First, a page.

Part of me wished that each piece was individually labeled with titles and/or artist statements so I could see what some of the artists had conceptualized, but I also liked that they stood alone. This element truly added to the idea that art can have as many meanings as people who see it, and sometimes it’s fun to make your own thoughts separate from what the artist wants you to think.

This exhibition of student work is on display until the April 27th, so you have plenty of time to go see these wonderful pieces! The gallery is always free, and open M-F from 10am-5pm. If you’d like to one day have your work shown in an exhibit like this, consider taking an RC studio arts course. Some seats are open to non-RC students.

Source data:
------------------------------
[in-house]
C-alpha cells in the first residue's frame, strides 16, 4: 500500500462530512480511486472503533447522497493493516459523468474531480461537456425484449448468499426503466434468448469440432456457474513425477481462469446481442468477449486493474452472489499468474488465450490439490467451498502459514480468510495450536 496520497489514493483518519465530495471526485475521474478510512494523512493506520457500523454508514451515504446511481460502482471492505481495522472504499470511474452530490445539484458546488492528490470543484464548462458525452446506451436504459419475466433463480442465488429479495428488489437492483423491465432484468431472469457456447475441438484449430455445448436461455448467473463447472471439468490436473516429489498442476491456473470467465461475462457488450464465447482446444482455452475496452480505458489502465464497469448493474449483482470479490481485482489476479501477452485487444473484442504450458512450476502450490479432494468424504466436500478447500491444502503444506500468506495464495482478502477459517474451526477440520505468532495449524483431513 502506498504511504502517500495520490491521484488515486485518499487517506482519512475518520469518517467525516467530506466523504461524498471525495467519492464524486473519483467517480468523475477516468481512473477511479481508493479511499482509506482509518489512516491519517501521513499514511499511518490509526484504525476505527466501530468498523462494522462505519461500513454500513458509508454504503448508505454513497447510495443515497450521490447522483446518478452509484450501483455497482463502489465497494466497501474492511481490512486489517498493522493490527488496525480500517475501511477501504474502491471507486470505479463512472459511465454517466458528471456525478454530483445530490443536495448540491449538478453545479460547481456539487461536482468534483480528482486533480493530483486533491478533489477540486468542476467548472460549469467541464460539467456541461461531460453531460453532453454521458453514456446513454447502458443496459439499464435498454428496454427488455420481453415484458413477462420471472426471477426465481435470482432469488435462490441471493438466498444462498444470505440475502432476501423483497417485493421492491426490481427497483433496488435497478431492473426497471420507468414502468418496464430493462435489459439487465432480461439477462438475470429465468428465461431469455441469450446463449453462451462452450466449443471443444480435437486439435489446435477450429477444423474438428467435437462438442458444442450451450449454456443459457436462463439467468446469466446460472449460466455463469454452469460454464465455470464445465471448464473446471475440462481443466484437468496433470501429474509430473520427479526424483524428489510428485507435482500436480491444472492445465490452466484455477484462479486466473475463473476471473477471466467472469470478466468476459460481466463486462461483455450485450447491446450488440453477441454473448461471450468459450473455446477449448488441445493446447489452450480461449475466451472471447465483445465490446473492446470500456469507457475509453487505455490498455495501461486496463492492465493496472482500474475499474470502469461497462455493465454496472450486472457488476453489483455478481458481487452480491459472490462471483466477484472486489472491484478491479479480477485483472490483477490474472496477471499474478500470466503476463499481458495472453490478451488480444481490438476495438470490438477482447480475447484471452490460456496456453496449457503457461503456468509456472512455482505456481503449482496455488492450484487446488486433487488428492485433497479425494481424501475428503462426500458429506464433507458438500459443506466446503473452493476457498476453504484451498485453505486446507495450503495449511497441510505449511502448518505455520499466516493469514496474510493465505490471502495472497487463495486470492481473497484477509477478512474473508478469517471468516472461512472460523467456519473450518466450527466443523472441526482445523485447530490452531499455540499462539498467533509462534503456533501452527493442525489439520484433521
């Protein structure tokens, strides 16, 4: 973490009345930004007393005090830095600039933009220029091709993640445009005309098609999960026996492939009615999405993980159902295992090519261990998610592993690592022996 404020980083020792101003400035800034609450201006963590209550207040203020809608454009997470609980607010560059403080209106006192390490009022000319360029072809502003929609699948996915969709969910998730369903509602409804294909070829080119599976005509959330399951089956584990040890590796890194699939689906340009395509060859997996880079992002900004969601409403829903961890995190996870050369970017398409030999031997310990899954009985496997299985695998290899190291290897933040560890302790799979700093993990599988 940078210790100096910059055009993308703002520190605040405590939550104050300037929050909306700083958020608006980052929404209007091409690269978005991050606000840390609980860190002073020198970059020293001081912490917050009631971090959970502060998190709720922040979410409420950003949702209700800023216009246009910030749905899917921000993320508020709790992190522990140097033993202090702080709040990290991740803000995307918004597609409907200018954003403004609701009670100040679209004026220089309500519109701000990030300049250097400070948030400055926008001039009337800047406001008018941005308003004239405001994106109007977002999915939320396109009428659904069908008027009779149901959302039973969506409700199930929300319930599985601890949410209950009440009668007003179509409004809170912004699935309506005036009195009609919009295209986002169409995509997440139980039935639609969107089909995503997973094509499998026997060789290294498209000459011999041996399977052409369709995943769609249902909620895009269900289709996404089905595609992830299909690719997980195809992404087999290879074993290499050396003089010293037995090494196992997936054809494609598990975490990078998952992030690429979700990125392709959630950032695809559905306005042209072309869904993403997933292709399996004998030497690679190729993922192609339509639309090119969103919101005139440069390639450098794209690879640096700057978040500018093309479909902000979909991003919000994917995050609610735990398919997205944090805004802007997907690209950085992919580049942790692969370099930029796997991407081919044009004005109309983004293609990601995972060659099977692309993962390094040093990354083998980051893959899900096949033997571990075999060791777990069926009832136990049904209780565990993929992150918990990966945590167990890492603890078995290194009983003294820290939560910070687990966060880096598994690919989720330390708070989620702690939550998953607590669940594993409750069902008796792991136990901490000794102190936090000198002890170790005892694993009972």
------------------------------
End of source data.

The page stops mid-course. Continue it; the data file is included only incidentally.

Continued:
And, for those who also have their work exhibited — truly great work! I hope you’re as excited as I am to have something original shown in a nice gallery space.

PREVIEW: RC Student Studio Arts Invitational Opening Reception

Maybe you’ve been taking studio art classes in the Residential College, or maybe you have friends (such as yours truly) who have, or maybe you’ll be around East Quad at some point this month with art on the mind. Maybe you’ve been itching to see student photography, ceramics, drawing, printmaking, and sculpture all in the same little space.

Lucky for you, the RC Art Gallery will be full of student work from various RCARTS courses from the 13th-27th of April, completely free to browse. The gallery and student exhibition will open with a reception on Friday, the 13th of April from 4-6pm — also free and with refreshments! The gallery is just to the right of the East University entrance when you first walk in and is usually open M-F 10am-5pm, special exception for this event.